#1
Hi, I have quite a few albums on my ipod the are MPEG-1, layer 3 with 320kbps bit-rate. Would using itunes to convert them to AAC 256kbps (VBR) make a significant sound difference? I don't know very much about audio quality and compression so any help would be appreciated!

what sounds better? or do they both sound similar?
James "The Rev" Sullivan
1981-2009
May He Rest In Peace
#5
Quote by thenextkirk92
So, why do they need to be converted exactly?


To put on his ipod.

Ipods dont function with stuff in mp3 format

TS, once something is in wav, acc, or mp3, it has already lost a ton of data. The amount you lose when converting is negligible

If your really worried about it, use FLAC or some other loseless file type. Better yet, listen to vinyl

EDIT: ^ RUexperienced, your thinking of another apple format. ALAC is lossless, ACC is lossy.
Last edited by tubatom868686 at Aug 5, 2010,
#6
No reason, I hear a lot of discrepancy about MP3 and AAC. People argue about which is better, thats what I'm wondering. Is 320kbps on an ipod a waste of space?
James "The Rev" Sullivan
1981-2009
May He Rest In Peace
#7
To some it makes a huge difference, to some it doesn't seem to make any difference. Some people, such as myself, can detect the difference but really do not care THAT much about the digital quality of the music.
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#8
Quote by tubatom868686
To put on his ipod.

Ipods dont function with stuff in mp3 format

Mine does, and I don't think mine is some sort of special snowflake.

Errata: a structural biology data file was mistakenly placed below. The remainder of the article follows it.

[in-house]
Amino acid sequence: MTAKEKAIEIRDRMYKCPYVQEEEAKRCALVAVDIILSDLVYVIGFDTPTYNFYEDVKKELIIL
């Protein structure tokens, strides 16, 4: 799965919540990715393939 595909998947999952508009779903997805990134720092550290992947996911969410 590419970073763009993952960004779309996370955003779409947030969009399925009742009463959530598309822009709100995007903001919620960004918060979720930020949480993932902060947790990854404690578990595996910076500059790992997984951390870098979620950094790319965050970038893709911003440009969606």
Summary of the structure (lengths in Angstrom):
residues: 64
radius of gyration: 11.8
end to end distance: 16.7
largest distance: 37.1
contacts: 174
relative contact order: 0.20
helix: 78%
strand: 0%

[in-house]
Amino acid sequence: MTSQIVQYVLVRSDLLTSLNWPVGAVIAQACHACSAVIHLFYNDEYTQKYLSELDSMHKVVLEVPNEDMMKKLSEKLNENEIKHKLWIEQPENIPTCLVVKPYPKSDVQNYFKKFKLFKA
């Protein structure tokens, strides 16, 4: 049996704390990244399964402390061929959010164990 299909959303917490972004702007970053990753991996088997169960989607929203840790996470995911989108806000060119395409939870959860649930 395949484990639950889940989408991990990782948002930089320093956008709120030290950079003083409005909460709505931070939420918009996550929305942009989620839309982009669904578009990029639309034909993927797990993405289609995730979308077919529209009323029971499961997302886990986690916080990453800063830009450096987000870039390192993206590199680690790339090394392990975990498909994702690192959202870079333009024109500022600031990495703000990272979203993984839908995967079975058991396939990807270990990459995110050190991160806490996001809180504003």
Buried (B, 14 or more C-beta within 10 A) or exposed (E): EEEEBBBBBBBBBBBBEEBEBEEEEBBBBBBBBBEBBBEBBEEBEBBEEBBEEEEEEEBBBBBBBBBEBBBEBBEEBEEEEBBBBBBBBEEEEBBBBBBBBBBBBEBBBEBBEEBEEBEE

#9
Quote by tubatom868686
Ipods dont function with stuff in mp3 format

Whoops. That's almost right. But mostly wrong.
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#10
Quote by crazy8rgood
Mine does, and I don't think mine is some sort of special snowflake.


Doubt it. Itunes automatically converts to ACC. Unless you have a miracle ipod

EDIT: Excuse me. Upon research, you are right
#11
Quote by tubatom868686
Doubt it. Itunes automatically converts to ACC. Unless you have a miracle ipod

My iTunes doesn't automatically convert to AAC, and once again, not thinking my iTunes is a special snowflake.
Last edited by crazy8rgood at Aug 5, 2010,
#13
Do NOT convert mp3 to another lossy format (for example aac or ogg).
Never do a lossy to lossy conversion, it will just end up sounding worse.
Uncompressed 16bit/44.1khz audio has a bitrate of 1411kbps iirc, and the highest bitrate mp3 is 320kbps.
Lossy audio codecs cut out what it determines to be the least audible & least important parts of a lossless file. When that happens, the result sound suprisingly good.
However, when converting mp3 -> mp3 for example, all it will do is again remove what it determines to be the least audible & important parts. This will lead to poor quality audio.

Once you convert to a lossy format, that part of the audio is forever lost, and will not be recovered without reripping the original cd.

Just remember this
Lossless -> Lossy = Good
Lossless -> Lossless = Good
Lossy -> Lossless = Bad
Lossy -> Lossy = Bad
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#14
Quote by dirtydog250
Do NOT convert mp3 to another lossy format (for example aac or ogg).
Never do a lossy to lossy conversion, it will just end up sounding worse.
Uncompressed 16bit/44.1khz audio has a bitrate of 1411kbps iirc, and the highest bitrate mp3 is 320kbps.
Lossy audio codecs cut out what it determines to be the least audible & least important parts of a lossless file. When that happens, the result sound suprisingly good.
However, when converting mp3 -> mp3 for example, all it will do is again remove what it determines to be the least audible & important parts. This will lead to poor quality audio.

Once you convert to a lossy format, that part of the audio is forever lost, and will not be recovered without reripping the original cd.

Just remember this
Lossless -> Lossy = Good
Lossless -> Lossless = Good
Lossy -> Lossless = Bad
Lossy -> Lossy = Bad

It doesn't sound surprisingly good. It sounds surprisingly compressed and loses its realism.